Interviews were transcribed verbatim and checked by one of the research team. NVIVO software, version 12 , was used for data management. Thematic analysis was used as it represents a clear and sequential method for analysing qualitative interviews to describe participant experiences relating to a defined area . Following the first three interviews, the team undertook the initial coding process, double coded initial interviews, developed a coding frame and refined the topic guide based on initial responses. Recruitment ceased once there was consensus that there did not appear to be significant new material emerging. Once all interviews were coded by the team, the coding frame was revised and used as the basis for discussions to build consensus on the emerging themes and the model which links them together. Throughout the process, attention was paid to the differences in participants’ experiences and attitudes and the identification of discrepant cases.
TND, AJ and JS (a male trainee psychiatrist) conducted the interviews. For the analysis, TND and AJ were joined by SB, all three of whom are experienced female qualitative researchers and none of whom are in active clinical practice. The different professional backgrounds of the research team (psychiatry, public health, psychology, anthropology, sociology and law) acted as a challenge to any assumptions made in the analytical process.
Of the 27 GPs that indicated interest on the online form, interviews were carried out with 14; despite repeated attempts to schedule an interview with the other 13 GPs, we were unable to do so. The characteristics of participants are shown in Table 2. The career stage of the GPs interviewed ranged from early career to nearing retirement.
From our analysis of the interviews, the three main themes that we developed were:
Involvement ‘by default’
Prescribing: pragmatic and pressured decisions, risk and responsibility
Working with secondary care
These themes are not necessarily chronologically ordered in the process of transition, and each may influence the other.
Involvement ‘by default’
A lack of communication and planning from secondary care was a common feature. There was little evidence from most interviews that GPs were alerted to the approaching transfer of care or involved in a planned transition process for young people under their care. Young people were described as ‘turning up’ to the GP with no plan in place and no information; “there’s sometimes an unspoken assumption from community paediatrics that we will just take over, and the young person or their parents are told just go to your GP and get it. So communication sometimes has been very poor” (GP7). It was apparent that often, the GP became involved and potentially responsible ‘by default’, because a transition to an adult service had not been initiated by child services or was not successful, for various reasons. In some cases, GP involvement came about as there was no adult service for the young person to transition to: “As soon as they hit adult, then there isn’t anyone who will actually change their doses of medication to adult doses and it’s just been put back on me” (GP13). In others, there may have been an adult service, but care was not transferred by the child services, possibly because there was an expectation that the GP would make the referral: “(Child and Adolescent Mental Health Services (CAMHS)/Paediatrics) send a letter saying the age is now out of their hands. But they never actually transfer care to adult ADHD services” (GP4).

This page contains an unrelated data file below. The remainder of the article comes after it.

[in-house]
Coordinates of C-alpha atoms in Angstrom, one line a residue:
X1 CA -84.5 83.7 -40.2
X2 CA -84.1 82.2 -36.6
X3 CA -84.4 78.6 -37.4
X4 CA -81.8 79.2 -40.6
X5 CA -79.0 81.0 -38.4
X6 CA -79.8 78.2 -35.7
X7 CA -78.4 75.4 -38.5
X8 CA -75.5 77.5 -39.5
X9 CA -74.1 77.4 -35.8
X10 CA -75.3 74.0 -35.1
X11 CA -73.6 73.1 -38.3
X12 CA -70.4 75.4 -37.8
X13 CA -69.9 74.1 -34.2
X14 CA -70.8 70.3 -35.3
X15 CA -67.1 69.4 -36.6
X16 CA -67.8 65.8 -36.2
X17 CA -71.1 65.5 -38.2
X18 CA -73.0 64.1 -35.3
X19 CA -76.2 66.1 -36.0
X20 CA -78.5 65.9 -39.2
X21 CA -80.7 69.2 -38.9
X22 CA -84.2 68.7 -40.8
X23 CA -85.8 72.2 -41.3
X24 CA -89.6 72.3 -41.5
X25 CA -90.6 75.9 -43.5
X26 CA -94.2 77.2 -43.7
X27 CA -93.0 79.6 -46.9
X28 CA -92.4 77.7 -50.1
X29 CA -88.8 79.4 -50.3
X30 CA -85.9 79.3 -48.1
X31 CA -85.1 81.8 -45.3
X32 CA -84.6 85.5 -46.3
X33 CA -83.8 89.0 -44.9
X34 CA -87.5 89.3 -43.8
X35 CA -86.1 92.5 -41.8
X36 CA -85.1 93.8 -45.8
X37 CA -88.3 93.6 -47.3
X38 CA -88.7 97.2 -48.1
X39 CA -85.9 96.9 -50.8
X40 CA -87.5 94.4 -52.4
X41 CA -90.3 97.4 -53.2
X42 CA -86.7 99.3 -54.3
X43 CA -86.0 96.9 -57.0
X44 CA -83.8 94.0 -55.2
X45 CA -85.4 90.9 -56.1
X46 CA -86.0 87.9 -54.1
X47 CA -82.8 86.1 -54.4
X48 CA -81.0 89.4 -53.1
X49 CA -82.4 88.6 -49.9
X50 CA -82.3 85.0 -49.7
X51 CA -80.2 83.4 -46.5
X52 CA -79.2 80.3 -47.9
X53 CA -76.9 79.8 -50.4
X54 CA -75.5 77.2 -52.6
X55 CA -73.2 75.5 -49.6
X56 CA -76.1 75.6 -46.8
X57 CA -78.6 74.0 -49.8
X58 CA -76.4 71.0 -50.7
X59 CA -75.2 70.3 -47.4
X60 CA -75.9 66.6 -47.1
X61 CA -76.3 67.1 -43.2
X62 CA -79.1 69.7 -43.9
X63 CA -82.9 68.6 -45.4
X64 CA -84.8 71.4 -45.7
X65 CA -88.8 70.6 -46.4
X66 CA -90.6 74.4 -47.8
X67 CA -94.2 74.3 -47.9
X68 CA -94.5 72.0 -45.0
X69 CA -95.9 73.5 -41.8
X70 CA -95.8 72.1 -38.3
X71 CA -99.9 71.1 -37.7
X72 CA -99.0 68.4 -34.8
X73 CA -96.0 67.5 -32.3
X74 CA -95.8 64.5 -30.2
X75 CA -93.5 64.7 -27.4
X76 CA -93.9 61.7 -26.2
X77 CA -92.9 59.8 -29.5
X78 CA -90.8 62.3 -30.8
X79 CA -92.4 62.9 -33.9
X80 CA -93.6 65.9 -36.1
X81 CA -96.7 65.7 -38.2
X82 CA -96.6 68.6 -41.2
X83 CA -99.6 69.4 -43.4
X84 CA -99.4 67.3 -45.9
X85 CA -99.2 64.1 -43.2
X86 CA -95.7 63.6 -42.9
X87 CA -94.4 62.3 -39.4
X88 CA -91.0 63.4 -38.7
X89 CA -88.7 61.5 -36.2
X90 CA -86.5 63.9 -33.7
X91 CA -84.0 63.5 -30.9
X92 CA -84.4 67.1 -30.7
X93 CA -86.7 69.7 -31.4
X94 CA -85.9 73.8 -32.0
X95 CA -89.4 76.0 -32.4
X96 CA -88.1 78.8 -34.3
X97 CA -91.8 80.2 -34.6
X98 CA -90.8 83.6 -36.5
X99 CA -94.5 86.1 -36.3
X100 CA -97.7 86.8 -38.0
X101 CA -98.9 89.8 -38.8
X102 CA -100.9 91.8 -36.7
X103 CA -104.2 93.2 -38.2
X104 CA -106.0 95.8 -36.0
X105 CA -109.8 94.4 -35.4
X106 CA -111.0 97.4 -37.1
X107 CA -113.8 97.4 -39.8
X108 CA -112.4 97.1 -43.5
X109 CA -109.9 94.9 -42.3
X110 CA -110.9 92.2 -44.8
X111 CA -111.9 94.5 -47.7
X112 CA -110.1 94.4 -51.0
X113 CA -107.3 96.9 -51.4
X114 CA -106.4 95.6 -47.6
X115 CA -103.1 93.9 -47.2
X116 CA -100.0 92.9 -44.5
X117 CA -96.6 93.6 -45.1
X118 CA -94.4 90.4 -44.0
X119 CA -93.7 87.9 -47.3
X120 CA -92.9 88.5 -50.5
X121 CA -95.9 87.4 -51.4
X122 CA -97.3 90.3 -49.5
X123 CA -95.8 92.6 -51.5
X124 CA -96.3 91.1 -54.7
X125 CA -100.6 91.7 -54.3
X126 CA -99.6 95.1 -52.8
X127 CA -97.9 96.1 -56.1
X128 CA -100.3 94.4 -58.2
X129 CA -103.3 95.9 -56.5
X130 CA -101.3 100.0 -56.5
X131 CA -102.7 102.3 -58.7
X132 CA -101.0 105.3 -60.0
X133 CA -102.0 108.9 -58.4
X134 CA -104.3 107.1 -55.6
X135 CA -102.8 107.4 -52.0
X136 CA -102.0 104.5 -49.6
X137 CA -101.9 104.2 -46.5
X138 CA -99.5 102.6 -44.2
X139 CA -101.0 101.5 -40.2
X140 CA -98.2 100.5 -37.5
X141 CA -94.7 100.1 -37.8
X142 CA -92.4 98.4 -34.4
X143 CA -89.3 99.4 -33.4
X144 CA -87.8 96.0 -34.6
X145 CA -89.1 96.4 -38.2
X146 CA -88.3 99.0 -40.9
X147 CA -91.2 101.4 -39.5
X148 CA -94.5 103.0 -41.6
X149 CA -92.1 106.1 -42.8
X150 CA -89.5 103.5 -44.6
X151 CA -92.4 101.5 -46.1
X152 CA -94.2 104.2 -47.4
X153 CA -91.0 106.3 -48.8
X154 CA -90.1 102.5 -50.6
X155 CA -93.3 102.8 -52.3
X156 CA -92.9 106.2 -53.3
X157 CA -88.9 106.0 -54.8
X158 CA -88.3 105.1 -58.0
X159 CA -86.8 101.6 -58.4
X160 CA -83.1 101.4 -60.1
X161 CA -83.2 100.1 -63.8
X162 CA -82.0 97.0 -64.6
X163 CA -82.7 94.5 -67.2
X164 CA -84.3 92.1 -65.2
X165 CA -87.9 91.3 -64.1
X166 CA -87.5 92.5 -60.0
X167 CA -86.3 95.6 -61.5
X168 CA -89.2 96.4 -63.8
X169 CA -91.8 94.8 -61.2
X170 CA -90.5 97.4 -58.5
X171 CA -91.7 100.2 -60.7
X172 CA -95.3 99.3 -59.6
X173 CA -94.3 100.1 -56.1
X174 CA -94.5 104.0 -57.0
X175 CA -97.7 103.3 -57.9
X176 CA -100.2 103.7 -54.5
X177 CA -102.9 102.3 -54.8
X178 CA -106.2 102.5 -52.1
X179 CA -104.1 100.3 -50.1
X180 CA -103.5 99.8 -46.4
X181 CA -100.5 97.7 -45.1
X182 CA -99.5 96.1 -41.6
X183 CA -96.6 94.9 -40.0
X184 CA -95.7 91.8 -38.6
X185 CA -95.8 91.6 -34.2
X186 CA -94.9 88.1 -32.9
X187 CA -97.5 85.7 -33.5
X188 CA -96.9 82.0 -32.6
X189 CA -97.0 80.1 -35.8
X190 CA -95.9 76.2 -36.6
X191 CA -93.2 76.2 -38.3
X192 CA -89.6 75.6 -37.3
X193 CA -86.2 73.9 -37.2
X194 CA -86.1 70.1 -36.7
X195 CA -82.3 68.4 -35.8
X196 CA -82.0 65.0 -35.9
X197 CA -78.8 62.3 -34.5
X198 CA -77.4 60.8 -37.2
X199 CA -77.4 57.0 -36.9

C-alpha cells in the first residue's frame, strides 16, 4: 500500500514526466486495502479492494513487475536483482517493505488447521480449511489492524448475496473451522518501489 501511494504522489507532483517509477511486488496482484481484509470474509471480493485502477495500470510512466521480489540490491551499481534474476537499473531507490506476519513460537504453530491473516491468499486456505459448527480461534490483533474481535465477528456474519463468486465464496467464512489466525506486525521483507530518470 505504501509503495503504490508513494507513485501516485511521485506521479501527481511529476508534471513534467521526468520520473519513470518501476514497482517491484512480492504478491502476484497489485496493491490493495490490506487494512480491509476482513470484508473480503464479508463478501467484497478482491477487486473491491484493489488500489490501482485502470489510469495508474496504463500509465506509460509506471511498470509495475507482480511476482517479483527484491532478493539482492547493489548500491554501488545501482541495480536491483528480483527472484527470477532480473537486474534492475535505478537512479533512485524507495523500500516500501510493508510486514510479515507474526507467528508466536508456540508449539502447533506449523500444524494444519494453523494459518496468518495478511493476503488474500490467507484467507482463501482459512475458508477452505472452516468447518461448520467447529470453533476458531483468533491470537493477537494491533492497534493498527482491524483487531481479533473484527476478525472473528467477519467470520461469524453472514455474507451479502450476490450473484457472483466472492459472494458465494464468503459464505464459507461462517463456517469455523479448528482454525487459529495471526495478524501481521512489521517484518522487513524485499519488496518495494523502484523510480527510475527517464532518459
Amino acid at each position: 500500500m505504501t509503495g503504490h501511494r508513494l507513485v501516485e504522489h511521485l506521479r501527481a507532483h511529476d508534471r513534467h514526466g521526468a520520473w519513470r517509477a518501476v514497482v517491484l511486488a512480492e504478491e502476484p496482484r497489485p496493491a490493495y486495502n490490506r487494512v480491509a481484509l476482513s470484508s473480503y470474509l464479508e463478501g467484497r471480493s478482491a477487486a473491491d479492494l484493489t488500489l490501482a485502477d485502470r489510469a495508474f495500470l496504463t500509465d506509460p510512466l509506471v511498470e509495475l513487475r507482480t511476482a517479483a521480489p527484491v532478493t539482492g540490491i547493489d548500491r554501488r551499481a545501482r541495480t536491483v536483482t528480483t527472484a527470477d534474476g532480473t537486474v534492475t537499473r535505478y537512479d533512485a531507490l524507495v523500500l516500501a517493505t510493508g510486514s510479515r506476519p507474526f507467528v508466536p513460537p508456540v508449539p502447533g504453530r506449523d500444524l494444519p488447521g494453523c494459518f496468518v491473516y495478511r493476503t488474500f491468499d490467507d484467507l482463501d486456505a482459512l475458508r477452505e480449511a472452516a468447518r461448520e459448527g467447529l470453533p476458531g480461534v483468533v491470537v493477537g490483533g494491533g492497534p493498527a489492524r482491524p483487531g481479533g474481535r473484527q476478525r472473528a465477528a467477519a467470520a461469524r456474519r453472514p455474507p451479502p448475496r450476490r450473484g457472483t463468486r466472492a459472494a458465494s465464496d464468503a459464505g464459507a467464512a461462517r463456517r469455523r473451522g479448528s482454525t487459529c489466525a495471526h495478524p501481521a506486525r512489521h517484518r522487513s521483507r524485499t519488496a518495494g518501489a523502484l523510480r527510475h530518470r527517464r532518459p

Where no referral had been made by child services, the GP themselves often sought access for their patient to a specialist service: “when the young person comes to us saying, ‘I haven’t been offered another appointment because I’m not under that team anymore,’ then we have to react to that and re-refer rather than secondary care taking things into their own hands and doing it for us” (GP3). ‘Trying’ was sometimes very much the operative word: “We try and refer when they’re adults and then they say there’s no service… so we would always try and refer back even though we know that there’s no service…or try and get them seen under a different service” (GP12). A number of GPs then referred to the long wait for adult services, which meant that, again, the GP was involved ‘by default’, prescribing medication whilst the young person waited to be seen: “So I sent a referral but the referral takes ages…and I did feel kind of pressured into prescribing the medication again… I felt quite uncomfortable and pretty unsupported really” (GP11).
Prescribing: pragmatic and pressured decisions, risk and responsibility
Finding themselves in a central role in transition ‘by default’, often without being consulted or alerted by child services, GPs sometimes felt pressurised to react, with the situation triggering a defensive approach. “I can’t remember why I was pressured into it…quite often, patients have very, very firm views about that kind of thing” (GP11). Often the GP had to make a quick decision on whether or not they would prescribe medication for the young adult given their specific situation, in the absence of specialist guidance. It was clear that many GPs felt they had to be pragmatic: “We have to treat them regardless, that’s the problem with general practice” (GP11). As part of this decision, they had to weigh up the risks of prescribing against the risks of not prescribing, and their responsibility towards the patient: “when you weigh up the risks and benefits of any said action, probably the risks of stopping it are greater… (the risk) that their mental health deteriorates and it’s all my fault” (GP12). Their positions were influenced by various factors including the availability and nature of secondary care services, their beliefs about ADHD patients, ADHD and ADHD medication.
The perception of risk was influenced by GPs’ views on the qualities of the drugs, which were often seen as being drugs of abuse: “it’s got potential side effects, it’s addictive and it’s got street value as well” (GP7). Part of the risk was also linked to these drugs being unfamiliar and less frequently used in general practice, and hence an area where expertise was limited: “They are relatively specialised, relatively low numbers of patients and our knowledge of that individual drug is going to be correspondingly less” (GP6). ADHD patients were seen by one GP as a ‘tricky’ group, with some having co-existing drug and alcohol problems which contributed to the risk involved in prescribing: “I feel these are tricky enough patients as it is, to start getting into a battle…when they’re going to say ‘But I need it, it helps me’” (GP11). However, a minority of those interviewed felt that GPs could ‘manage’, and did not share their colleagues’ concerns about the nature of ADHD medication: “I think with a bit of experience, I’m sure we could manage…because you’d just basically titrate it against the behaviour… It’s not actually a toxic drug as such” (GP8).